April 17th, 2024 | 5:00pm | Room 1020, The Chez Veterans Center and on Zoom 


Please sign up for the one on one discussion with John Erath or Connor Murray: CLICK HERE

Feel free to discuss about how to look for a job with an international relations/international security background or any other questions.

The presentation starts at 12.30 pm. 

Lunch provided: Choose your lunch box : CLICK HERE

Also join us for a presentation at 5.00 pm in Chez Veteran Centre,1020.

Meeting link : https://illinois.zoom.us/j/81184662401?pwd=TElRaWVxS2c0MDUwSWFhYm43dGhw…

Meeting ID: 811 8466 2401

Password: ACDIS

Pizza Provided


  • The future of arms control given current conflicts
  • How our organization operates in Washington, DC/why arms control advocacy remains important


Nuclear weapons and arms control have not been top of mind for many people since the end of the Cold War. However, recent conflicts in Ukraine, Gaza and rhetoric from nuclear weapons states, alongside popular culture phenomena like Christopher Nolan’s Oppenheimer have once again elevated nuclear weapons into everyday conversation.  Have we entered into a new Cold War? Are nuclear weapons to be a standard instrument of statecraft? Is the idea of arms control dead? What role can young people play in the future of arms control?

Come listen to John Erath and Connor Murray (UIUC/ACDIS ’16), from the Center for Arms Control and Nonproliferation in Washington, who will attempt to answer these questions and see if there is any way out of a future filled with threats of weapons of mass destruction.


John Erath is the Senior Policy Director for the Center for Arms Control and Non-Proliferation, overseeing the policy team and guiding work on issues including Iran, Russia, North Korea, China, U.S. domestic nuclear policy and more. This follows 30 years of government service, much of it in arms control and non-proliferation.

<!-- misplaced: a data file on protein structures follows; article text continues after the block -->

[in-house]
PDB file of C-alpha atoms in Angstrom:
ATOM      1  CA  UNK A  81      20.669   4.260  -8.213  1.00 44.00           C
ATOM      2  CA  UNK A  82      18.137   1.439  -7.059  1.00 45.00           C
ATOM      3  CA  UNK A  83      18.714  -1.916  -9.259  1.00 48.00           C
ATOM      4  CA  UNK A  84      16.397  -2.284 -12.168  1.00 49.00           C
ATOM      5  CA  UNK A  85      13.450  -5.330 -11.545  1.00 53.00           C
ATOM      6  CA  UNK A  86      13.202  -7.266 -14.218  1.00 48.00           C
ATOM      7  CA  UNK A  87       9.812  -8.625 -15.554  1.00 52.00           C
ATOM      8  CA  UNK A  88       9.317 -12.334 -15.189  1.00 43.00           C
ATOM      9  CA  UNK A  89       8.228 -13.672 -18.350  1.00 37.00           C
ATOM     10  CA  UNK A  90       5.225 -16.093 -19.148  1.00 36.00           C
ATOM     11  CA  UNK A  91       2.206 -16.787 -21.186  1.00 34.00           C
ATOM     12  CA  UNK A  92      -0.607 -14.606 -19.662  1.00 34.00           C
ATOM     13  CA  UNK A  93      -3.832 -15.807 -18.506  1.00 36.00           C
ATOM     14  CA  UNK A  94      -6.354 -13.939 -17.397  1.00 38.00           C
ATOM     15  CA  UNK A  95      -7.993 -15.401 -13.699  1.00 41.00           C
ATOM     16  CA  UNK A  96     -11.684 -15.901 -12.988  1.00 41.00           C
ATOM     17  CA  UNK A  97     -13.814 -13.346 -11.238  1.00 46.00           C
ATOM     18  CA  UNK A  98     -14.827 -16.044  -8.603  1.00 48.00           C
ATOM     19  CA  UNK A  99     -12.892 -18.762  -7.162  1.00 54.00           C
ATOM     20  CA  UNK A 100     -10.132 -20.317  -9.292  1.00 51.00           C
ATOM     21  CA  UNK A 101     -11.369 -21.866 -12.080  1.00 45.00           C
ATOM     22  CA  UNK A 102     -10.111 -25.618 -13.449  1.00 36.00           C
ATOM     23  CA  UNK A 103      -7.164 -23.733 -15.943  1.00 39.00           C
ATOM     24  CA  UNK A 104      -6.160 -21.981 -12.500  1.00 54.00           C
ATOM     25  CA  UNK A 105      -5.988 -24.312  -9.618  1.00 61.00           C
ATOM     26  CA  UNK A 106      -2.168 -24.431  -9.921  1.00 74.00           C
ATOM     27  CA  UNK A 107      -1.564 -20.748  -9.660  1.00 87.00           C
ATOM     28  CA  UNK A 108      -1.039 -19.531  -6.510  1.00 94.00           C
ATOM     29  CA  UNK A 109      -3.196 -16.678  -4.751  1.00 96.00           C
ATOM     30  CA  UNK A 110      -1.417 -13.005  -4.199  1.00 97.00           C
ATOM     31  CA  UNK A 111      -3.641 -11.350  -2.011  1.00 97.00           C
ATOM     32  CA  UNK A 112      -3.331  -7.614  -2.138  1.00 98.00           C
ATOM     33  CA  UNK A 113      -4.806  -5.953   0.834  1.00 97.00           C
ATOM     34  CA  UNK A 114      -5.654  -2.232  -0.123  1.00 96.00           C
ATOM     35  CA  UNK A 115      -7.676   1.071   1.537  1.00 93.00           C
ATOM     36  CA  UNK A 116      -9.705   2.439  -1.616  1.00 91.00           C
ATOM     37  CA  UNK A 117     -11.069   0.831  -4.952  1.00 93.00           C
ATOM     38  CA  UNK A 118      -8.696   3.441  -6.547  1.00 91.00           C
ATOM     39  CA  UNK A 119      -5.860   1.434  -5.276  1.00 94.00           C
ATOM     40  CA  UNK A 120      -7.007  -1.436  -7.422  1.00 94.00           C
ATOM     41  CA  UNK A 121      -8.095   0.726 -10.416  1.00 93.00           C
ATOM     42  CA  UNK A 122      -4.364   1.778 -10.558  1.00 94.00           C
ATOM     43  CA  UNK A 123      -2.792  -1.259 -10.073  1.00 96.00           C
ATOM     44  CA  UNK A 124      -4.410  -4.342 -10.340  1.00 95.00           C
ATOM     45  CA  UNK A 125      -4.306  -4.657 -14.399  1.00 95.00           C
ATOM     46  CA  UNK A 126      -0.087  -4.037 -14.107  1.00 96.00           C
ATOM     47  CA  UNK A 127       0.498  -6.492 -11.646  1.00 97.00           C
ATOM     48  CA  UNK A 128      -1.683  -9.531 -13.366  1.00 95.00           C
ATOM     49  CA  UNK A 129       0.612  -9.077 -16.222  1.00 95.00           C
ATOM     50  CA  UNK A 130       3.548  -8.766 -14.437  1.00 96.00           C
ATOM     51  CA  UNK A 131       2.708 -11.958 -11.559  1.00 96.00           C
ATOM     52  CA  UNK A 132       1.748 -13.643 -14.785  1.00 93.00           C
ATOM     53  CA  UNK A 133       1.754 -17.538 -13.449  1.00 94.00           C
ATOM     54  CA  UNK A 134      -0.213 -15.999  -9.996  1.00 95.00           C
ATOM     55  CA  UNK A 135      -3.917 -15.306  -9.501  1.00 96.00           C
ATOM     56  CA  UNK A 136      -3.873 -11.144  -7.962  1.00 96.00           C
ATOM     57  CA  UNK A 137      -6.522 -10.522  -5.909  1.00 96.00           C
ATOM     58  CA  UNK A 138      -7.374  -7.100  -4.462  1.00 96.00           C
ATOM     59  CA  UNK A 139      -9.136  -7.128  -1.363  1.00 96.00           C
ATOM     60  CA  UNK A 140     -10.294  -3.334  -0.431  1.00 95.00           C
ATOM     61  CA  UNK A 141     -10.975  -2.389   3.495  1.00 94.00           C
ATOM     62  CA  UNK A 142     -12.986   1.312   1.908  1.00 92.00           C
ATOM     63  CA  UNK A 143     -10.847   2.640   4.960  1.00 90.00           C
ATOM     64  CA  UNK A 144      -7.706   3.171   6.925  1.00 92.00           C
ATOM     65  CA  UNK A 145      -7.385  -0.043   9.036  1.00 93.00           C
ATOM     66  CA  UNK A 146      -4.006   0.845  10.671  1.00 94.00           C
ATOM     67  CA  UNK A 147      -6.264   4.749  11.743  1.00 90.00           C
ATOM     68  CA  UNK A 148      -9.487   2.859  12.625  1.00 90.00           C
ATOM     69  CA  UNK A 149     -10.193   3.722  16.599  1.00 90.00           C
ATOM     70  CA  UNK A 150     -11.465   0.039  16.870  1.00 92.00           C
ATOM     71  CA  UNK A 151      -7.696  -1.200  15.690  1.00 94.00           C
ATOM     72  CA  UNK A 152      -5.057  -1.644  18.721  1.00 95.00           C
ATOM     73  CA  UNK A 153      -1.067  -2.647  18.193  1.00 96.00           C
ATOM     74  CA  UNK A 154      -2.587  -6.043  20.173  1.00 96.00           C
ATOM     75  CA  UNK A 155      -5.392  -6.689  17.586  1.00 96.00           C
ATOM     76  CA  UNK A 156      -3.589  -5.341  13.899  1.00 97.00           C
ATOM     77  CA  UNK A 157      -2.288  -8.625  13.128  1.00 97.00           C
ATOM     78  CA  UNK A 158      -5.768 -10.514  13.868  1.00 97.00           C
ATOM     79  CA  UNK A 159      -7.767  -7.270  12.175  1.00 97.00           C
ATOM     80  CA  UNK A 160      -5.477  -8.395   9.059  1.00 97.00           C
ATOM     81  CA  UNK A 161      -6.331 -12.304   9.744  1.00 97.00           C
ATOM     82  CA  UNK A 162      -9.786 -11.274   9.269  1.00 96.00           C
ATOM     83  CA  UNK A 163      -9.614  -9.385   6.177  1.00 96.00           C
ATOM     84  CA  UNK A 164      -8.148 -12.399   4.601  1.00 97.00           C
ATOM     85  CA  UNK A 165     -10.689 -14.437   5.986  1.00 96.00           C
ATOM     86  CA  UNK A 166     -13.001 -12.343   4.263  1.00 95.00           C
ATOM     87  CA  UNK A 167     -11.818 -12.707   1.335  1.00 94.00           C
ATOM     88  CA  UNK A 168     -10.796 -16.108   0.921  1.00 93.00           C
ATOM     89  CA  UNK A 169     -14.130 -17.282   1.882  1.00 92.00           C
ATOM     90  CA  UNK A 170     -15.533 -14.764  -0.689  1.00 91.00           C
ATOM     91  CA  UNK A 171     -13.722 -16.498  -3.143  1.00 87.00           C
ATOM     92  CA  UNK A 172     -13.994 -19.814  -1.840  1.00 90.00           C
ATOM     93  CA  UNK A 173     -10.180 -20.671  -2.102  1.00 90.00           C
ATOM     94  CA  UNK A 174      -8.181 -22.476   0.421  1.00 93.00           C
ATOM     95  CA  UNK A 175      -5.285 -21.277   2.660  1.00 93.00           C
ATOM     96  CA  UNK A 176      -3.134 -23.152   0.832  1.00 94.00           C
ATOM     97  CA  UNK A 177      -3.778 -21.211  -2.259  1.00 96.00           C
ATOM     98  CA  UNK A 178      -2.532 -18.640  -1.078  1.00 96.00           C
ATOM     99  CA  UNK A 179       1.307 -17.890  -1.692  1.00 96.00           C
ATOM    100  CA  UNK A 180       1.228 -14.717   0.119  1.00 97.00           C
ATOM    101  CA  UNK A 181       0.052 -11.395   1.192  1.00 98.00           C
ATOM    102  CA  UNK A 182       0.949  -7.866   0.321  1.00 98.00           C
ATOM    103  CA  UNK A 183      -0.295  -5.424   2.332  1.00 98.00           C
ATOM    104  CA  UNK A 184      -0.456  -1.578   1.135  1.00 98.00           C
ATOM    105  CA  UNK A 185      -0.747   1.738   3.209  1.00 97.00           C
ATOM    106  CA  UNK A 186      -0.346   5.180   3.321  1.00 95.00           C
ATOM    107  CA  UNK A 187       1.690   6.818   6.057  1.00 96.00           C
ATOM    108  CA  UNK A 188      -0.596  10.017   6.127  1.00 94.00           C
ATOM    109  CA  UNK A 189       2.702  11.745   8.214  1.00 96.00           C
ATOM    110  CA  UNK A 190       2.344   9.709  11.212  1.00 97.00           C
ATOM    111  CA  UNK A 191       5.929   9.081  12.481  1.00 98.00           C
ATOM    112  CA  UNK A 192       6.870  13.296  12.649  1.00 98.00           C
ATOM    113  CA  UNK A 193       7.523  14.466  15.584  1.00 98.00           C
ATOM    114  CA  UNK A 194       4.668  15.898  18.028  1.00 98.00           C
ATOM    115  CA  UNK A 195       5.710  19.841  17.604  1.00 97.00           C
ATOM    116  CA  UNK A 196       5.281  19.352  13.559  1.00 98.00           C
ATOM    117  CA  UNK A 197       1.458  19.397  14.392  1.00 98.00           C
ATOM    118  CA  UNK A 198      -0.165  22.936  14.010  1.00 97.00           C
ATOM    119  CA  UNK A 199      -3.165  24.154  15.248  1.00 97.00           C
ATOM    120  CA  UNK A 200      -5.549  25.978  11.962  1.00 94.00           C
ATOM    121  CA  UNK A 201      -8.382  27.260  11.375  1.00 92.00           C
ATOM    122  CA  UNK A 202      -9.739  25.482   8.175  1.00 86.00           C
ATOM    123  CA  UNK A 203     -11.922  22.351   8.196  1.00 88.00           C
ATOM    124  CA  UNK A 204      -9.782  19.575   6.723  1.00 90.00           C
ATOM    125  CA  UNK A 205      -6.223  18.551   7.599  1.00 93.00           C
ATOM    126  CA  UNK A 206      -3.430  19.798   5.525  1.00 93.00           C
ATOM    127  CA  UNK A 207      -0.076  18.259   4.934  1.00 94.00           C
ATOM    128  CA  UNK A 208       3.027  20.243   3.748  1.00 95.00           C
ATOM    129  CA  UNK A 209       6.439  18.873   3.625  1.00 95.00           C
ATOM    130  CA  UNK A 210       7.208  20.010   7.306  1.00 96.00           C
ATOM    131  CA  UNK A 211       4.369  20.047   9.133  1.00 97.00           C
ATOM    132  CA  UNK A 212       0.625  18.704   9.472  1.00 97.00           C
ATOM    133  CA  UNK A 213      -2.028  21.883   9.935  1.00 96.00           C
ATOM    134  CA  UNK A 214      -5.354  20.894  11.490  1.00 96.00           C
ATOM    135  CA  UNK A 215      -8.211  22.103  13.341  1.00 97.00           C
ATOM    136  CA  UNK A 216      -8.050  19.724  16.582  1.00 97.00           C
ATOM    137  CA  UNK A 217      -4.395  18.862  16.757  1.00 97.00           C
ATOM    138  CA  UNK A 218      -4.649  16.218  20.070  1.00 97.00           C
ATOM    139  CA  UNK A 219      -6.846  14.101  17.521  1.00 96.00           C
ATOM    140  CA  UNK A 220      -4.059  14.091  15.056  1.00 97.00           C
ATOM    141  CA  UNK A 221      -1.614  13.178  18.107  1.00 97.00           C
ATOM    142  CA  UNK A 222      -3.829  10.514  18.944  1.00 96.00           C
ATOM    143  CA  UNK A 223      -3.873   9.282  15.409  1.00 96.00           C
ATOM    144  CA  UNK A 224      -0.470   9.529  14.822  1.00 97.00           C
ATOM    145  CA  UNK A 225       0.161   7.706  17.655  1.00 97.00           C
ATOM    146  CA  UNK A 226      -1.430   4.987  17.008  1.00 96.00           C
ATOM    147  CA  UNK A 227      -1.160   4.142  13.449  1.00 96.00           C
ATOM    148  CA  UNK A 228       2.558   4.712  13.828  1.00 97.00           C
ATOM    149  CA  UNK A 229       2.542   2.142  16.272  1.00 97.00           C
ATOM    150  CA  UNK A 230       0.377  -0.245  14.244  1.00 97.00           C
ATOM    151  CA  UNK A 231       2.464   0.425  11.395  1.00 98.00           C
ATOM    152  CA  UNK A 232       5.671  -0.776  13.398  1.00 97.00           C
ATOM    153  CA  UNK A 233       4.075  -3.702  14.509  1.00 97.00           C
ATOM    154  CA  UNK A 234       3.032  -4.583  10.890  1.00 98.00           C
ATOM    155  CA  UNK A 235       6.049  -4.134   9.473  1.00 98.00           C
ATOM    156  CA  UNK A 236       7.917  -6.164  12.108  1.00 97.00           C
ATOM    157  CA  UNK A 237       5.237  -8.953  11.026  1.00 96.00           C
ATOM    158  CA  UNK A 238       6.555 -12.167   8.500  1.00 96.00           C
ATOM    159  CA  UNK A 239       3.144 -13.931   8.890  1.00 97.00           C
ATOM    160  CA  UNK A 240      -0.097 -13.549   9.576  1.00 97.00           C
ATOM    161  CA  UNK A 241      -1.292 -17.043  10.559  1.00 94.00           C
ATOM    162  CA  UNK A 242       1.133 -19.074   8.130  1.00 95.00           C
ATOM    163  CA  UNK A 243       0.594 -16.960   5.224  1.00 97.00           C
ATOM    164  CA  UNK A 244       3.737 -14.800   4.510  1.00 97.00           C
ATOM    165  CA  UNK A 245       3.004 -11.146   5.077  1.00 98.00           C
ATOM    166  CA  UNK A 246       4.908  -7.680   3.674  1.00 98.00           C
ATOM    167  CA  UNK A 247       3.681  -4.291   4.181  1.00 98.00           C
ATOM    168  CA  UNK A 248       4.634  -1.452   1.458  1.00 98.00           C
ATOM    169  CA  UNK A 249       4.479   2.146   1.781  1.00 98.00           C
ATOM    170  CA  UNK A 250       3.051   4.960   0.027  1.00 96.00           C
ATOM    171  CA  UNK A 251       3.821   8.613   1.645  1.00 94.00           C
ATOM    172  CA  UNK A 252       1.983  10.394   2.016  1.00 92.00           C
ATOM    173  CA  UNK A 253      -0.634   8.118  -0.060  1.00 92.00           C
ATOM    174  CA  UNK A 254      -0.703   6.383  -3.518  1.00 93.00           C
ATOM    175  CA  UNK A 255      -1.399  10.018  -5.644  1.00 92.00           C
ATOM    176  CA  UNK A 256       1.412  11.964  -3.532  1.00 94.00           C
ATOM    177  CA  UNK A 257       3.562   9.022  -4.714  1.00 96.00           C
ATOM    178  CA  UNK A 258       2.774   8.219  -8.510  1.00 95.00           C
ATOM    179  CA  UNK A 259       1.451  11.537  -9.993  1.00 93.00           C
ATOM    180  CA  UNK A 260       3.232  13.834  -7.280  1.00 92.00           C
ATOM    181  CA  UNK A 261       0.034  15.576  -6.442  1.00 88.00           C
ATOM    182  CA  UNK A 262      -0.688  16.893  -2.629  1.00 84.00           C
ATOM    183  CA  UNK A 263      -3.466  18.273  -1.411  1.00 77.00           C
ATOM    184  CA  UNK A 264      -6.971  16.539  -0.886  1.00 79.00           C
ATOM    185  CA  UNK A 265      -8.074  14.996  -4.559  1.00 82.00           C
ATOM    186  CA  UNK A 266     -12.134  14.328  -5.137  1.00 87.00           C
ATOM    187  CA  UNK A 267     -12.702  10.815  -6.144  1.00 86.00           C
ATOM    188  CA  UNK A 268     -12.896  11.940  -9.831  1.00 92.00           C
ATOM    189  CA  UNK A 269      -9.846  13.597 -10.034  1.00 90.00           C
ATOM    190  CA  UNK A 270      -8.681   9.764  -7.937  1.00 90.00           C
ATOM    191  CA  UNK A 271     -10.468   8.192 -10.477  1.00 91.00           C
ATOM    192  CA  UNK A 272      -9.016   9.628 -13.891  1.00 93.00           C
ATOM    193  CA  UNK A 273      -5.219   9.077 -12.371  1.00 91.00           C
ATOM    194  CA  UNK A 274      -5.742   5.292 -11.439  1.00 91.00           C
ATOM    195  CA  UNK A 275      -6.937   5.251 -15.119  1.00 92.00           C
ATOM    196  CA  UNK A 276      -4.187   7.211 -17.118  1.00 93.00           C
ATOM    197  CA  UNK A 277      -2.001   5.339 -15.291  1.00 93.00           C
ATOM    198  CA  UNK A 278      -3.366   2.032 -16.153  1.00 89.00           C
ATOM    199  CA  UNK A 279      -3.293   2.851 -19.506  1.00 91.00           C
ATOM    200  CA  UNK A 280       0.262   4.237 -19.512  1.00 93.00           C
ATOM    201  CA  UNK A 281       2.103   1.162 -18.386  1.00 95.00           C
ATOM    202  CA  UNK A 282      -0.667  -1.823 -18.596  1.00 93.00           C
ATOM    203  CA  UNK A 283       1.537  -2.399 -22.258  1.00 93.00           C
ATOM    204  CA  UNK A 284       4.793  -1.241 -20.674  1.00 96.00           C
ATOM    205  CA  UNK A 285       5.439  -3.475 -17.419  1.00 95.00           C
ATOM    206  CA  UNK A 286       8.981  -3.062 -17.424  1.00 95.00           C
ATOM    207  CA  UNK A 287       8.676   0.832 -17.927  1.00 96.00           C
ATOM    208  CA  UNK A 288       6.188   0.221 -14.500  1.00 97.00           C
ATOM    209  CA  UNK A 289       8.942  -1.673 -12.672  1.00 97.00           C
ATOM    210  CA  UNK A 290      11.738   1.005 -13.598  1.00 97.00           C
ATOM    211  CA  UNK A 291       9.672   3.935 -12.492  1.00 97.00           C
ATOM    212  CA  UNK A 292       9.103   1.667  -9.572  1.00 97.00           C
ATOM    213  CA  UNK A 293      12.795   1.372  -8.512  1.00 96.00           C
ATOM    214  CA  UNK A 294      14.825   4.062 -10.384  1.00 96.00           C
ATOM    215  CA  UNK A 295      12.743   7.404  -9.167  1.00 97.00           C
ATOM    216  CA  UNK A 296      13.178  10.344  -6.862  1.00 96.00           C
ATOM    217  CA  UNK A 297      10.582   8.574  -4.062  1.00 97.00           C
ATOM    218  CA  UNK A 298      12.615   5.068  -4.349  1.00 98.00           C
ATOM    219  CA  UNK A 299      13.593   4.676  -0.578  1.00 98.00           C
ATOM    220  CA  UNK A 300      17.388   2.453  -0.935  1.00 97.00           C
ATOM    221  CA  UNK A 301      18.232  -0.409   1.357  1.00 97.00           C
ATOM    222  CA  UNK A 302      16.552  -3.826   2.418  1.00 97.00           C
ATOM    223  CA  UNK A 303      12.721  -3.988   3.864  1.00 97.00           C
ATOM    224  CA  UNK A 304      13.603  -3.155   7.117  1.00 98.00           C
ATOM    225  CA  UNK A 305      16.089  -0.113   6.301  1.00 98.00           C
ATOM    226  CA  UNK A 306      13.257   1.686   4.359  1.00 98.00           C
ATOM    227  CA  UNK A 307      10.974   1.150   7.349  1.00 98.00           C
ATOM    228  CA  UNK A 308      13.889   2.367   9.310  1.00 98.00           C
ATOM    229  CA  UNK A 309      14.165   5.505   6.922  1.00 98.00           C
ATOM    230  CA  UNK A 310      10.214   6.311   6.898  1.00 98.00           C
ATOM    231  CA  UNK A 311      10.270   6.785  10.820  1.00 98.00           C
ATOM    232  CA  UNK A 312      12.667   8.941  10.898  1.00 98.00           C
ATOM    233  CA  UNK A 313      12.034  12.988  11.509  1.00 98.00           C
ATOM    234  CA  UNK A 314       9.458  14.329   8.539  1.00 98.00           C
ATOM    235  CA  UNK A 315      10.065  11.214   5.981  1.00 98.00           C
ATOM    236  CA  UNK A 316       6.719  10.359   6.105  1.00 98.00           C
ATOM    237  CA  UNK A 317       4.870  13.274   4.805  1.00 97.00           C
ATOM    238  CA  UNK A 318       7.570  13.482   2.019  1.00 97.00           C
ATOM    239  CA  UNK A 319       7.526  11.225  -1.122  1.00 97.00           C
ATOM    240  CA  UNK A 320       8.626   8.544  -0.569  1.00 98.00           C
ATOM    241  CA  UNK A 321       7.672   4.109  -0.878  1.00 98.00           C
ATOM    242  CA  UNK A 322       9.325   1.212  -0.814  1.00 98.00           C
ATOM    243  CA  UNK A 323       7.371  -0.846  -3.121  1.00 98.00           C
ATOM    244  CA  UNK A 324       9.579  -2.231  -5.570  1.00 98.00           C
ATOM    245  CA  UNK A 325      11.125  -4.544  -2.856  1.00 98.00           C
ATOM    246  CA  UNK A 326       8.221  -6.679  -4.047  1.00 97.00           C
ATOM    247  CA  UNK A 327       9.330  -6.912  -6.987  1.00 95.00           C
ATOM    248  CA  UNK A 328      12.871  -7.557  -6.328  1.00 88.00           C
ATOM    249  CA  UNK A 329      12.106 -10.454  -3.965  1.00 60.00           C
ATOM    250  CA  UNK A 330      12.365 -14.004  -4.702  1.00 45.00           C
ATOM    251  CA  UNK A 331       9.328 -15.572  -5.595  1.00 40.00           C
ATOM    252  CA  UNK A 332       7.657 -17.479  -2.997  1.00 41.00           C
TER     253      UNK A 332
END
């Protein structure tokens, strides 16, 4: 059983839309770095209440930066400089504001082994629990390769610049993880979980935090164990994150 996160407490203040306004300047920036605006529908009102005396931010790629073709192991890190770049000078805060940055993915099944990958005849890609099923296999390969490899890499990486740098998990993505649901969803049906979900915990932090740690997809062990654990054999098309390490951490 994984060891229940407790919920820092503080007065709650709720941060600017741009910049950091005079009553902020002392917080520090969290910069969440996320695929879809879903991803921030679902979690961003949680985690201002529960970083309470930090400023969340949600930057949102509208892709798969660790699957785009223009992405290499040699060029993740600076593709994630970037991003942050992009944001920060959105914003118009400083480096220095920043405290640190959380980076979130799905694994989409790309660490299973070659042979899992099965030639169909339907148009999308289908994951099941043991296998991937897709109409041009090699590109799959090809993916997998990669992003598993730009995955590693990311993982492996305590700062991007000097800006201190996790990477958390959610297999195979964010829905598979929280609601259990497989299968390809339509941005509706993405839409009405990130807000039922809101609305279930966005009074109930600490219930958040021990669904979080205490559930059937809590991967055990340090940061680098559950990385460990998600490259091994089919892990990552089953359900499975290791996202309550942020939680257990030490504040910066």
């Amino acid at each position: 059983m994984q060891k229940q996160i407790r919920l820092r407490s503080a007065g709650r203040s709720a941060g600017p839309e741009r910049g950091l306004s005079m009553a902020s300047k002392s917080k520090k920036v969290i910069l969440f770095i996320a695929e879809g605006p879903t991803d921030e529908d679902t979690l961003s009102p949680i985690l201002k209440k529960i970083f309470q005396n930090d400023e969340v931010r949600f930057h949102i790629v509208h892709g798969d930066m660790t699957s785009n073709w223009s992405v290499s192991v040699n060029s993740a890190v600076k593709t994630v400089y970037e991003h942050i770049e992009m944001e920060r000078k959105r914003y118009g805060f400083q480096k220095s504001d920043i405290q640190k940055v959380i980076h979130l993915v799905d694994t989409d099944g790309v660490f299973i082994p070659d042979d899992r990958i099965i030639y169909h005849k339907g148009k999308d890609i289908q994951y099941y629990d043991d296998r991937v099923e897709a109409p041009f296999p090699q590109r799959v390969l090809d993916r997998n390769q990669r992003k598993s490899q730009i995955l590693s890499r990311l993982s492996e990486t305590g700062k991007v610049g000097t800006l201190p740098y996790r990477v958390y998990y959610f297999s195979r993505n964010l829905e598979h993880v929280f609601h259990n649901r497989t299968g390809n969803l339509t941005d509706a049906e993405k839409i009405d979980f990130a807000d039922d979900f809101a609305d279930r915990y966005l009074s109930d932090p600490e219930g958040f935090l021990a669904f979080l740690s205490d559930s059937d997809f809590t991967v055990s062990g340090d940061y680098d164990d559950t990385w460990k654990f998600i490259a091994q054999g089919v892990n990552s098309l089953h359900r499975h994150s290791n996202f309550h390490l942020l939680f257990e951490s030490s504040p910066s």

Most recently, he completed a two-year assignment on the U.S. National Security Council, where he was responsible for European issues. In this capacity, he focused on cooperation with NATO and the European Union, as well as heading White House efforts to improve stability in the Balkans. He began his diplomatic career in the 1990s working in what was then Yugoslavia. He was later seconded to the OSCE in Kosovo and the Office of the High Representative in Sarajevo. Subsequently, he covered the Balkans at the U.S. Mission to NATO and for the Office of the Secretary of Defense.

In Washington, Erath also focused on arms control and non-proliferation, having worked on the delegation for adaptation of the Conventional Forces in Europe (CFE) Treaty and led the U.S. Delegation to the Wassenaar Arrangement General Working Group. He has also held diplomatic positions in India and Brazil. Until 2018, he headed the political-military affairs office at the U.S. Embassy in Ankara.

Erath is a graduate of Georgetown University and has a master’s degree in National Security Strategy from the National War College in Washington. He is the author of several award winning articles on military history and three plays. He is married and has two children.

Connor Murray is the Research Analyst at the Center for Arms Control and Non-Proliferation. His research interests include peaceful uses of nuclear technology, European foreign policy and security, and NATO. His writing and comments have appeared in Responsible Statecraft, the Bulletin of the Atomic Scientists, and the Hill. Connor has also appeared on podcasts, radio, and television.

Prior to joining the Center, Connor worked in government relations at Signal Group and Elevate Government Affairs, as well as for the office of Congresswoman Robin L. Kelly. He also interned for the U.S. Mission to International Organizations in Vienna, Austria where he focused on IAEA and arms control work. He holds a dual BA in Political Science and German Studies from the University of Illinois at Urbana-Champaign and an MA in International Affairs from American University.

Vienna, Austria is home for Connor and you can find him watching soccer, riding his bicycle, or at karaoke in his spare time.